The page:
Summer is changing into Fall, and Ayurveda suggests that we should change, too. This 5,000-year-old science of health and healing makes lifestyle and dietary recommendations according to the season. Each season has particular qualities, and the way these qualities are combined and balanced define that season’s dosha. There are three doshas: vata (air, movement), pitta (fire, heat, transformation), and kapha (structure, density, cohesion). It is recommended that we eat foods that have the opposite qualities of the dominant seasonal dosha.
In this phase—late summer, entering fall—Vata is the dominant energy. The attributes of Vata are cool, dry, light, rough, clear, and mobile. To balance out these qualities, we can eat foods that carry the opposite attributes: warm, heavy, moist, oily, stable, cloudy, and dense. Stews, soups, rice, barley—easy-to-digest, mushy foods.
On a recent Sunday morning, I promised our Union Square students that I would share a recipe for kitchari. Kitchari (kitchadi, kitcheri) is a classic Ayurvedic dish. It is considered tridoshic, meaning it is suitable for all individual constitutions. It is basic yet highly nourishing, made with mung dal, basmati rice, vegetables, and assorted spices. It can have healing, grounding, stabilizing, and detoxifying effects, especially during the change from summer to fall.
Visit Banyan Botanicals for more information on doshas and kitchari.
This kitchadi recipe is from my friend and one of my first yoga teachers, Lisa Schrempp. Lisa will be teaching an Ayurveda and Ashtanga workshops at The Shala on March 23-25, 2018! Save the date!
2 Tbs ghee or another high heat oil
1 tsp cumin seeds
1 tsp mustard seeds
1/2 tsp fenugreek seeds
1/4 tsp black peppercorns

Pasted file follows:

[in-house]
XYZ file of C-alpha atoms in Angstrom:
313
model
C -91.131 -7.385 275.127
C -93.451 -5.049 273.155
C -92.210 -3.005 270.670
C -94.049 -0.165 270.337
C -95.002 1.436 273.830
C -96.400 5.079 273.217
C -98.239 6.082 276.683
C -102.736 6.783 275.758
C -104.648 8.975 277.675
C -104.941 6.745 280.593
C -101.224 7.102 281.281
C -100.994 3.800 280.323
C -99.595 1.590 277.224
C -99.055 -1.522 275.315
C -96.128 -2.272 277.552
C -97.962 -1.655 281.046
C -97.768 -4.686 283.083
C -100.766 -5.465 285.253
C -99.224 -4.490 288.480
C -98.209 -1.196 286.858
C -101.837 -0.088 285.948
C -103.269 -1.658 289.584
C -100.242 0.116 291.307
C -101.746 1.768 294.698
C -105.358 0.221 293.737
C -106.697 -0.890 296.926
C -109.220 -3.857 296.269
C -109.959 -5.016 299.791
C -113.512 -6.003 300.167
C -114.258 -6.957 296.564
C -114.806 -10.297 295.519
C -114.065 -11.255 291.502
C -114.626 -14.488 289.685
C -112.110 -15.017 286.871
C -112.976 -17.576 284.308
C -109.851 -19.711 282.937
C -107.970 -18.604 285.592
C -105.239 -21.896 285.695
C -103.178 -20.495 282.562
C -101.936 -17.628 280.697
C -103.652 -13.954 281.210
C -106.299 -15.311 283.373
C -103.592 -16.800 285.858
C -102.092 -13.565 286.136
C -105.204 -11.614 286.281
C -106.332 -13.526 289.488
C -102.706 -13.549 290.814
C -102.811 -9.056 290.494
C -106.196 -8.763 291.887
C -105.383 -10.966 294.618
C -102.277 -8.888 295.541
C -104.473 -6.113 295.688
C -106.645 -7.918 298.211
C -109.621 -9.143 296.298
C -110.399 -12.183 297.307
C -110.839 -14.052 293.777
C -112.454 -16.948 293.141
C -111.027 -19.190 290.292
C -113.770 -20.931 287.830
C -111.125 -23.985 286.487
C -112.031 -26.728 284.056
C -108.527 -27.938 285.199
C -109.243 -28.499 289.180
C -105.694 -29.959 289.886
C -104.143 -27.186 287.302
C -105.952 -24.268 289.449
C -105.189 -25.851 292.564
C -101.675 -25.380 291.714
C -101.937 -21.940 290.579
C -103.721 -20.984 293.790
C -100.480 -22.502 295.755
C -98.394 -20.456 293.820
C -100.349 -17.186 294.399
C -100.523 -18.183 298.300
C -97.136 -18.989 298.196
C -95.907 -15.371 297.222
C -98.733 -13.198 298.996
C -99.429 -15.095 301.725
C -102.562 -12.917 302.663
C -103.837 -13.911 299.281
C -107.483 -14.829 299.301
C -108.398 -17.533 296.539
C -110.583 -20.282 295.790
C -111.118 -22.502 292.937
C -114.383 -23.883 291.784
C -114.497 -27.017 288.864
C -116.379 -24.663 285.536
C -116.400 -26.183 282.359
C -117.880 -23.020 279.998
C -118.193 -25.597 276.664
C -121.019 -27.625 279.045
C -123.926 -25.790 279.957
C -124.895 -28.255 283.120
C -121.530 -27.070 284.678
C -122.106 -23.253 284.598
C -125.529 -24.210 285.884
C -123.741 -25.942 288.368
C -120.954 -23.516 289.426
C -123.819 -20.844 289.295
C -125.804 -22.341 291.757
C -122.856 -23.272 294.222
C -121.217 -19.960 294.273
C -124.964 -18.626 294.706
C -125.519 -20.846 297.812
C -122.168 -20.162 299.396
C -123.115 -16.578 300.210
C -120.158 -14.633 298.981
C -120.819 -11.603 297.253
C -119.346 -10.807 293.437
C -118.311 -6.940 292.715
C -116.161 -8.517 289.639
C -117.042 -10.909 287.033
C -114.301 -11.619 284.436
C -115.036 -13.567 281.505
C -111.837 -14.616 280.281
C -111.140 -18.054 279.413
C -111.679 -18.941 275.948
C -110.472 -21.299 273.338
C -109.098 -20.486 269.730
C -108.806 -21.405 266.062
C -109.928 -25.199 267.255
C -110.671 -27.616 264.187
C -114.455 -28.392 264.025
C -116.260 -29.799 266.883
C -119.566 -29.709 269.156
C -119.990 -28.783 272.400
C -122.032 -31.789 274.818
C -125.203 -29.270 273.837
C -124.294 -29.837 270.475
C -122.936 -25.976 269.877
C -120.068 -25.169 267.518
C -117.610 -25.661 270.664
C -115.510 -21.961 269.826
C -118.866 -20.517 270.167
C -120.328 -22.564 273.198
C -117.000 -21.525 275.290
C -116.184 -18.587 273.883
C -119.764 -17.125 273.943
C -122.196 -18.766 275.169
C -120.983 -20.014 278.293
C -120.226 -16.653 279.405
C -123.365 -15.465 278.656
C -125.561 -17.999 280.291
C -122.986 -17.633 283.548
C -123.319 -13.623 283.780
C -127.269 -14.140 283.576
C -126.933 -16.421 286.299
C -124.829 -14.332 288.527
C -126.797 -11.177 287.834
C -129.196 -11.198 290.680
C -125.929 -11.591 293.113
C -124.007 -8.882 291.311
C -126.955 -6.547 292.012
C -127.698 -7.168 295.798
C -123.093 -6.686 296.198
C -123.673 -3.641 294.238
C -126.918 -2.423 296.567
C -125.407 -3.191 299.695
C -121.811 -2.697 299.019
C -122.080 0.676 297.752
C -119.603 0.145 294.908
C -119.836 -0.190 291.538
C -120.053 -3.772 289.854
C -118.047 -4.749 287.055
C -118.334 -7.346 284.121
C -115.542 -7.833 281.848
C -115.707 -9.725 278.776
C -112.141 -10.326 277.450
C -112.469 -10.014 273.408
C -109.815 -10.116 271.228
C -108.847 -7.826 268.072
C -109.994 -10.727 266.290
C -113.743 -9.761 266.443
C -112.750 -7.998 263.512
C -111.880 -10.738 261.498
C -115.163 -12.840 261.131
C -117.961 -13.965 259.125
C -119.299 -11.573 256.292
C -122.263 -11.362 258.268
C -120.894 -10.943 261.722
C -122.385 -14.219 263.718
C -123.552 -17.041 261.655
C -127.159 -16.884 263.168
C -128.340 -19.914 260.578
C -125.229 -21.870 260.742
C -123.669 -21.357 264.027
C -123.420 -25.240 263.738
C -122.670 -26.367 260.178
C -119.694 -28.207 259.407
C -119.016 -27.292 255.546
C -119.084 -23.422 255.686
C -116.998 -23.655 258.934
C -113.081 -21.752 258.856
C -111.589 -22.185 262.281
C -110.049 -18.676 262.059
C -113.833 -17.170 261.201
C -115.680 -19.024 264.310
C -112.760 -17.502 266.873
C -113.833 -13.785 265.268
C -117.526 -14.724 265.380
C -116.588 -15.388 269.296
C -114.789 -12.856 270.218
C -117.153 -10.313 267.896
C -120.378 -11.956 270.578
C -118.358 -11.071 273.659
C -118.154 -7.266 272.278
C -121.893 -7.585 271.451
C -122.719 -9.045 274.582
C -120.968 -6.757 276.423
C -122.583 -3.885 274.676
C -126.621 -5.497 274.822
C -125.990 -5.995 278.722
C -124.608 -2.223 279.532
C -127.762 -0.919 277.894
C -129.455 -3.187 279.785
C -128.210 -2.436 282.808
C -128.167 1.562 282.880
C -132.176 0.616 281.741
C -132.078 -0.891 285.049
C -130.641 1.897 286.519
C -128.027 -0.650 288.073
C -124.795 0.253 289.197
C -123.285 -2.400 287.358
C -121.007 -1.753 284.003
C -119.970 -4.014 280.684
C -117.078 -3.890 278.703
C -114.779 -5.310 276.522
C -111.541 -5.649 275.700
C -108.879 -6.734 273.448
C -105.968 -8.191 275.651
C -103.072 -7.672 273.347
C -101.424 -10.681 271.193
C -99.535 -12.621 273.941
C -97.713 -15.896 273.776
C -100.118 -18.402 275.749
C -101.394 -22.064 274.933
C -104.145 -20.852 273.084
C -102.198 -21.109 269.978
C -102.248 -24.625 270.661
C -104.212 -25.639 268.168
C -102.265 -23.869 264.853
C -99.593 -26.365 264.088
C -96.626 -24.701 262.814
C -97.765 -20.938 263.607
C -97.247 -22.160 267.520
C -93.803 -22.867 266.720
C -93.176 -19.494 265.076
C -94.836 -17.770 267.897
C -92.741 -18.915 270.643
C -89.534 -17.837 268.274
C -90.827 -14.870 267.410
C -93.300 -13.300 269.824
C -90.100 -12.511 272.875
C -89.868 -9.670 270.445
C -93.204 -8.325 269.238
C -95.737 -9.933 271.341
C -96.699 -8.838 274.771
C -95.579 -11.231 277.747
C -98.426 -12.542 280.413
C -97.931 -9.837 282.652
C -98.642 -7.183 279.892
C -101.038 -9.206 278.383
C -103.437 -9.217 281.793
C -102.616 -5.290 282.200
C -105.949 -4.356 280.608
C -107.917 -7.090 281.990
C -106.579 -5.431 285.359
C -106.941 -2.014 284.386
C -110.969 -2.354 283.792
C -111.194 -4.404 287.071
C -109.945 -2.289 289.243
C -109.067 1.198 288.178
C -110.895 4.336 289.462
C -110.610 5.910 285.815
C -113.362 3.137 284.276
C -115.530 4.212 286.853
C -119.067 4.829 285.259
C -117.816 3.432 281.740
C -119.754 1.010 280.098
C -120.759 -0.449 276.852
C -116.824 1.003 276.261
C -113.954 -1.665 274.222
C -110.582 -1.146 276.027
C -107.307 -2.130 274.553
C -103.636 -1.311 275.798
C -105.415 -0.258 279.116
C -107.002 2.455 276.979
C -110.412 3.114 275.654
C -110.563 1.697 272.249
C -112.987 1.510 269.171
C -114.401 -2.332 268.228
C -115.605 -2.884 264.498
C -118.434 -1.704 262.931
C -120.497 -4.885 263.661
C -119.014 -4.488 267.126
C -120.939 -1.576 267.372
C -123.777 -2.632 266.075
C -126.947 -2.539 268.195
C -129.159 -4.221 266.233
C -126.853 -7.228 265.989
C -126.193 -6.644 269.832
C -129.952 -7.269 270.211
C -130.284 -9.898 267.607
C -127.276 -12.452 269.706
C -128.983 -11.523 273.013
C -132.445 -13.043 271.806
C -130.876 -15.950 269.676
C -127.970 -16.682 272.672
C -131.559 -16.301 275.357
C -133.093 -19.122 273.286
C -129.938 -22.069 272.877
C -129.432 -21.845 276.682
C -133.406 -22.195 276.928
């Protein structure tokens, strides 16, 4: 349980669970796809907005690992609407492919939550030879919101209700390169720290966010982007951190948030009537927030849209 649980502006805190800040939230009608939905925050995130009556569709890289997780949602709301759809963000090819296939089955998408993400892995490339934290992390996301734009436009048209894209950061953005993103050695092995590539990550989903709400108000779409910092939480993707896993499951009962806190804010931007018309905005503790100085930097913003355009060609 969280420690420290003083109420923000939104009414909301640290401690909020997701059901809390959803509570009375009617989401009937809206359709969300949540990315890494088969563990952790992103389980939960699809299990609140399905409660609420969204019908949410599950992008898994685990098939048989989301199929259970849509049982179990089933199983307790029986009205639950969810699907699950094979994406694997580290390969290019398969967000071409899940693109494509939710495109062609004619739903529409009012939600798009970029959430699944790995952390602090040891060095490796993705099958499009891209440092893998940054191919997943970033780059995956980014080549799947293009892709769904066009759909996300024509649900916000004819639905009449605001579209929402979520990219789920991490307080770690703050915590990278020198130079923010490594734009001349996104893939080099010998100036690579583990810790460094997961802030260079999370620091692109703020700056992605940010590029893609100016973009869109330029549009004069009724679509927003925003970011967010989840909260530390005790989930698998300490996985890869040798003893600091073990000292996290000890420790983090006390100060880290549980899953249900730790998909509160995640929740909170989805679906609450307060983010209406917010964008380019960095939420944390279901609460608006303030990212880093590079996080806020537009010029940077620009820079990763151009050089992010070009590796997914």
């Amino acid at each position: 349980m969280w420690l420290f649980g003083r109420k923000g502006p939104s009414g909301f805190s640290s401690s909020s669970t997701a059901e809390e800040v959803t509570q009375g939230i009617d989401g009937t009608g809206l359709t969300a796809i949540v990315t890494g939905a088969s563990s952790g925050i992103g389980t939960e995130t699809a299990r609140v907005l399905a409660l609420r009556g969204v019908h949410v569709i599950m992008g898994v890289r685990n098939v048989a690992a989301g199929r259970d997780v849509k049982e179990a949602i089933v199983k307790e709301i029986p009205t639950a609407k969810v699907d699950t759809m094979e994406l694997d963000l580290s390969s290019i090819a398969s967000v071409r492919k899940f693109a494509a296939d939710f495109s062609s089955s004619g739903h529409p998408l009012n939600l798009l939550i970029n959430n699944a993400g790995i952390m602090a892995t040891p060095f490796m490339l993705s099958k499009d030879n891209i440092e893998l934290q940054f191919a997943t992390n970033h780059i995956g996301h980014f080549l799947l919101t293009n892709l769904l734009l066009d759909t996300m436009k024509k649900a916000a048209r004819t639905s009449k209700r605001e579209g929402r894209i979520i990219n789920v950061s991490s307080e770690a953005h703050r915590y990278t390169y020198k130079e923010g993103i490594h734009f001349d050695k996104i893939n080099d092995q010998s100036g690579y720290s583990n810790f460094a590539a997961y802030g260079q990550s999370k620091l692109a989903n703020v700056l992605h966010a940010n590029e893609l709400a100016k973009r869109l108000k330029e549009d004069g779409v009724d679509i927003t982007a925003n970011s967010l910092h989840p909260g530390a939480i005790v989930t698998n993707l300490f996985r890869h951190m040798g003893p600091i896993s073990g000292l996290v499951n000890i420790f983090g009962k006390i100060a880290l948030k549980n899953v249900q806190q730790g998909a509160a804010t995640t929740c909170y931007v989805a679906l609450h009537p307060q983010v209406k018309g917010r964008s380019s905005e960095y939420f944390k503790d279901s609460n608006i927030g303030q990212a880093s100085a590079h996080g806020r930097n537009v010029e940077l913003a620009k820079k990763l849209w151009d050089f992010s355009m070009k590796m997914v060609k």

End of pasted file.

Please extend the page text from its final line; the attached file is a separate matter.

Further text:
1/4 tsp pippali (long pepper)
1/4 tsp fennel powder
1/4 tsp coriander powder
2 pinches asafetida
1 tsp turmeric powder
1 tsp grated ginger root
1/4 tsp grated turmeric root
6 cups water
1 cup split mung dal
1 cup rice (white or brown basmati) or quinoa
1 cup chopped veggies of your choice
1/2 cup chopped cilantro
1/2 cup shredded coconut
1 lime quartered
1/2 tsp salt (add in 5 minutes before serving, not at beginning)
Soak the mung dal one half an hour for split and two hours for whole. Wash the rice and mung well. Melt ghee or heat oil in pan and add all of the dry seeds, not powders. Wait a minute or two until they will pop. Turn down the heat. Add all powders and salt. Add the ginger and turmeric roots. After mixing add rice and mung. Stir well and coat the beans and rice with ghee and spices. Sauté a minute and then add 6 cups water (can add more water if you want it more soupy). Bring to a boil for a couple of minutes. Then turn down to low heat and add veggies. Put lid on pot and cook until all water is absorbed, about 15 minutes. Top with cilantro leaves, shredded coconut, and squeeze of lime.
You can alter this by making it with brown rice and whole green mung. This will then take near to 45 minutes to cook and you may want to add veggies last twenty minutes. You can also use quinoa instead of white basmati. It takes the same shorter time with the split mung and is a great grain for the spring. Alter with different spices and veggies. This one recipe can provide many delicious, quick, easy, and very healthy meals.
photo of Lisa Schrempp
— posted by barbara verrochi